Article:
Deep pockets aside, you’d still be hard-pressed not to find a Louisiana booster or cheerleader on the ballot. Few if any would profess preference for New York or Virginia or Florida. Regardless, many statewide candidates still look outside of the state when spending their campaign donations.
Of the $8.9 million spent thus far, only $5.4 million went to Louisiana vendors and businesses. That’s a whopping 40 percent going somewhere else.
Incumbent Secretary of State Tom Schedler, a Republican, has the highest percentage of in-state spending, or roughly 99 percent. Donelon has the lowest in-state spending, about 11 percent, based on the zip codes and descriptions included in his campaign finance reports.
John Sutherlin, director of the Social Science Research Lab at the University of Louisiana at Monroe, says it’s an easy option for campaigns to choose the cheapest option, which often takes them outside of the state. “It might cost you a little more, but I always advise campaigns to spend as much as they can in Louisiana. Quite frankly, there are no services or products that can’t be found in Louisiana,” Sutherlin says. “You might have to work a little harder and spend more to get them, though.”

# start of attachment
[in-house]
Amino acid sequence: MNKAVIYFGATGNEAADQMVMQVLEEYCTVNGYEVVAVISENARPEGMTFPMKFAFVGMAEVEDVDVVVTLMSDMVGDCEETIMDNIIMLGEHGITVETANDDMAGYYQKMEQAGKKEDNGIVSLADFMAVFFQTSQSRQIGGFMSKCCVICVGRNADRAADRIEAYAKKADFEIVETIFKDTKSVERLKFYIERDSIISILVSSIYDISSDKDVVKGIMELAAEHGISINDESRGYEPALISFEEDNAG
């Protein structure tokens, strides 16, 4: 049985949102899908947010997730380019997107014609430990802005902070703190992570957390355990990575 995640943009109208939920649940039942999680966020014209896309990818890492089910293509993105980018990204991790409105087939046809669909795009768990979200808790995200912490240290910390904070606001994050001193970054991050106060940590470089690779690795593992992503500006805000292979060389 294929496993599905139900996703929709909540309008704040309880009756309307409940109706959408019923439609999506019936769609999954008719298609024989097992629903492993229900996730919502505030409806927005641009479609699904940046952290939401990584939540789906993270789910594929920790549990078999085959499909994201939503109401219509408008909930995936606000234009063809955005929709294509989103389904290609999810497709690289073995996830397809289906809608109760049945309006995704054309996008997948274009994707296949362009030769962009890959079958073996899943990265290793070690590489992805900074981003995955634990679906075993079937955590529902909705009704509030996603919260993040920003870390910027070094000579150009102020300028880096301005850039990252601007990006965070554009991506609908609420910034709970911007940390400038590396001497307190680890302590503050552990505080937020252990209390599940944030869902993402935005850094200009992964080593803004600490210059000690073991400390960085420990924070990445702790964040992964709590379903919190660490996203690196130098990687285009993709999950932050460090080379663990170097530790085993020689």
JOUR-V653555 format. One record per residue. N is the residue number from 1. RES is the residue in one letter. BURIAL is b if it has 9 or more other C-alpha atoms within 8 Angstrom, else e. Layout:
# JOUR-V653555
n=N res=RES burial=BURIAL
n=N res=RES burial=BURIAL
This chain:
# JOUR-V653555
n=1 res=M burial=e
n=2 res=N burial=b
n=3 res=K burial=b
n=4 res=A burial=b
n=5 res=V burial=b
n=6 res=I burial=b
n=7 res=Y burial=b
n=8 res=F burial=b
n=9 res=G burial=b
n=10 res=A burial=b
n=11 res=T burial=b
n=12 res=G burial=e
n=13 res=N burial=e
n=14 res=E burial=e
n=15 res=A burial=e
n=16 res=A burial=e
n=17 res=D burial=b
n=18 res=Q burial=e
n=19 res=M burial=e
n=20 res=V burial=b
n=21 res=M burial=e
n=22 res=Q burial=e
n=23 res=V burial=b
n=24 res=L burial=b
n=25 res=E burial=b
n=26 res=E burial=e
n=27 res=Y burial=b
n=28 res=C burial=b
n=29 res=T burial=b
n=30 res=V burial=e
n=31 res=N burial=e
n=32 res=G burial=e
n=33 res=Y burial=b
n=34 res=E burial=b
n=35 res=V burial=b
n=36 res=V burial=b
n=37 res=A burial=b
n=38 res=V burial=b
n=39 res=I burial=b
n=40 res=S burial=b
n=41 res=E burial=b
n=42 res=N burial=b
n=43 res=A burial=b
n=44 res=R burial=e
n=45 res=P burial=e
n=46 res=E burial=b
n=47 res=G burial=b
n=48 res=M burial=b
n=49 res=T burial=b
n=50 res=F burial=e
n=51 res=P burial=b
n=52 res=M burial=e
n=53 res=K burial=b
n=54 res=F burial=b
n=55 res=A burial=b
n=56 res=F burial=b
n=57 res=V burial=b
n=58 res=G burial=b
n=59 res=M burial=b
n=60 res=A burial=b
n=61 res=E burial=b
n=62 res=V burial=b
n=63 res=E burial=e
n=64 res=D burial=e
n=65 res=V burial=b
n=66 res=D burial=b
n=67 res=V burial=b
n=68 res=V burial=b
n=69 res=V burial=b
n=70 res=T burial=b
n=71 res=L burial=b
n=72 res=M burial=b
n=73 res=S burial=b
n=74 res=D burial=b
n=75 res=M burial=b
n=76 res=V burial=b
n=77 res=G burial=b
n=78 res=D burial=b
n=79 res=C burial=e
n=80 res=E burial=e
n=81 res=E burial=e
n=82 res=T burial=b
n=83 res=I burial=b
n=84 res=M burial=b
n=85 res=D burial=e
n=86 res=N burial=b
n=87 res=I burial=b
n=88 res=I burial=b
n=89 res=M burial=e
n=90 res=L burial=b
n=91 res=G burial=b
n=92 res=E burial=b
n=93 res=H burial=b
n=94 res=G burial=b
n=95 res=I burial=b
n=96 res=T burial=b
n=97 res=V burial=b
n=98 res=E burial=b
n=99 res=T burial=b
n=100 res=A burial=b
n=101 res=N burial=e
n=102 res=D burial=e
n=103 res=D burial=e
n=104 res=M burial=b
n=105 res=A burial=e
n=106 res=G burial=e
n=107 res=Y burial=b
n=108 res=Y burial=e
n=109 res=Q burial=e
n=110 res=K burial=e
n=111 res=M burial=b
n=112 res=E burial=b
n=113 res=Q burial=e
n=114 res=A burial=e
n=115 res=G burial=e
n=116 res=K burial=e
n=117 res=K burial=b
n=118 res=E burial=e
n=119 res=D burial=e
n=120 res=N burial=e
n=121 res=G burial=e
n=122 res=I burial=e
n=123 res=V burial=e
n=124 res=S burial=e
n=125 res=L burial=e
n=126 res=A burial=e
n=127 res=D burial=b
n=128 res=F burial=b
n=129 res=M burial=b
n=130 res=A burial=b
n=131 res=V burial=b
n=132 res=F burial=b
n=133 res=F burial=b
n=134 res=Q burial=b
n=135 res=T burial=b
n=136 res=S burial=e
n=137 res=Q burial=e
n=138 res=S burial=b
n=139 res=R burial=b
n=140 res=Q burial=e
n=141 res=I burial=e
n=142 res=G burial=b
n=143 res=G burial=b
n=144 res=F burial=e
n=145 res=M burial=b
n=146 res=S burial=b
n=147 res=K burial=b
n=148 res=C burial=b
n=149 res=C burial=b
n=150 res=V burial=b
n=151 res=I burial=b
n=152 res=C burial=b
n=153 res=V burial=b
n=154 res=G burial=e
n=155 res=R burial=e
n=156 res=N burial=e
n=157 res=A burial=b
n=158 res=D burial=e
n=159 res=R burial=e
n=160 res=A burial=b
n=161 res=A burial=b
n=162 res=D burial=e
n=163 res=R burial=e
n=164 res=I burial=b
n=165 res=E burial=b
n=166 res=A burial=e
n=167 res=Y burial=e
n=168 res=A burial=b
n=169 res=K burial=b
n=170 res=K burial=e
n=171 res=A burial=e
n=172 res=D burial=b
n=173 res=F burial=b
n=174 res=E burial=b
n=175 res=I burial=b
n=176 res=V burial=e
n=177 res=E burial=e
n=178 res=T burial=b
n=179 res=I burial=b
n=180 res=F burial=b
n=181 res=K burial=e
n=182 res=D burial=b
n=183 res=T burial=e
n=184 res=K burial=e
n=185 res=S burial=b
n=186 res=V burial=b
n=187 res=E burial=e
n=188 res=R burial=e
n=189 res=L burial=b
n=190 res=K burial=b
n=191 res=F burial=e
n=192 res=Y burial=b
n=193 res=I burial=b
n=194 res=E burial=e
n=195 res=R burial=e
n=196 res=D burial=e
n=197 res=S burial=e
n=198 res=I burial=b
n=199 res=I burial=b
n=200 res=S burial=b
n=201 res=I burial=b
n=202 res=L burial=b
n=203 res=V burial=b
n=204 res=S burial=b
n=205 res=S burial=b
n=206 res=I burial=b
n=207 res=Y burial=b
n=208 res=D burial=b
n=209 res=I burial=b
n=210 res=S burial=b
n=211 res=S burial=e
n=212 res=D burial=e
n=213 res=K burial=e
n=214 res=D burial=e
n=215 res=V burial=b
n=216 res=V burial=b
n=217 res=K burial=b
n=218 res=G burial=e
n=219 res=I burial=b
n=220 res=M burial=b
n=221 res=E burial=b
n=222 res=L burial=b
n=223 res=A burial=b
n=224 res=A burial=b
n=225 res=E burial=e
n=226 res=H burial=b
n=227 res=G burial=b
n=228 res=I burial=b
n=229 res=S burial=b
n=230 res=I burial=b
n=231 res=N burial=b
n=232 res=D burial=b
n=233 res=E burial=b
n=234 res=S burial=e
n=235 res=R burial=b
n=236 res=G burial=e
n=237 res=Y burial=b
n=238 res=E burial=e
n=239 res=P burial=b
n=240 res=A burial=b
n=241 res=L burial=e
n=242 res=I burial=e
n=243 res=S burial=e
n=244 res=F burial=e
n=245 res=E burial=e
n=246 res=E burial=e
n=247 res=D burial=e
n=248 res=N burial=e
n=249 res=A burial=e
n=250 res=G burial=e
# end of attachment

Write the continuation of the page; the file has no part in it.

As of this past Saturday, statewide campaigns are responsible for 4,908 separate financial transactions. Of that amount, Gov. Bobby Jindal, a Republican, is responsible for 3,673 transactions, or basically 74.8 percent of all purchases year-to-date.
For the purposes of this story, all 4,908 individual expenditures were reviewed and divided into 18 general categories ranging from signs, postage and payroll to consultants, polling and advertising.
The top category of spending by statewide candidates was overwhelmingly media, advertising and related productions, which comes to $4.4 million, or roughly 49 percent of all money spent so far. The other highest-ranking categories, in order, were:
— Consultants and staff: $1.3 million, or 15 percent
— Fundraising: $769,833, or 8 percent
— Polling and focus groups: $508,624, or 5 percent
— Mail: $431,788, or 4 percent
Pat Bergeron, a Baton Rouge-based conservative internet consultant who operates Category 5 Communications, says the amount of money being dedicated to media functions is lower than he has seen in previous election cycles.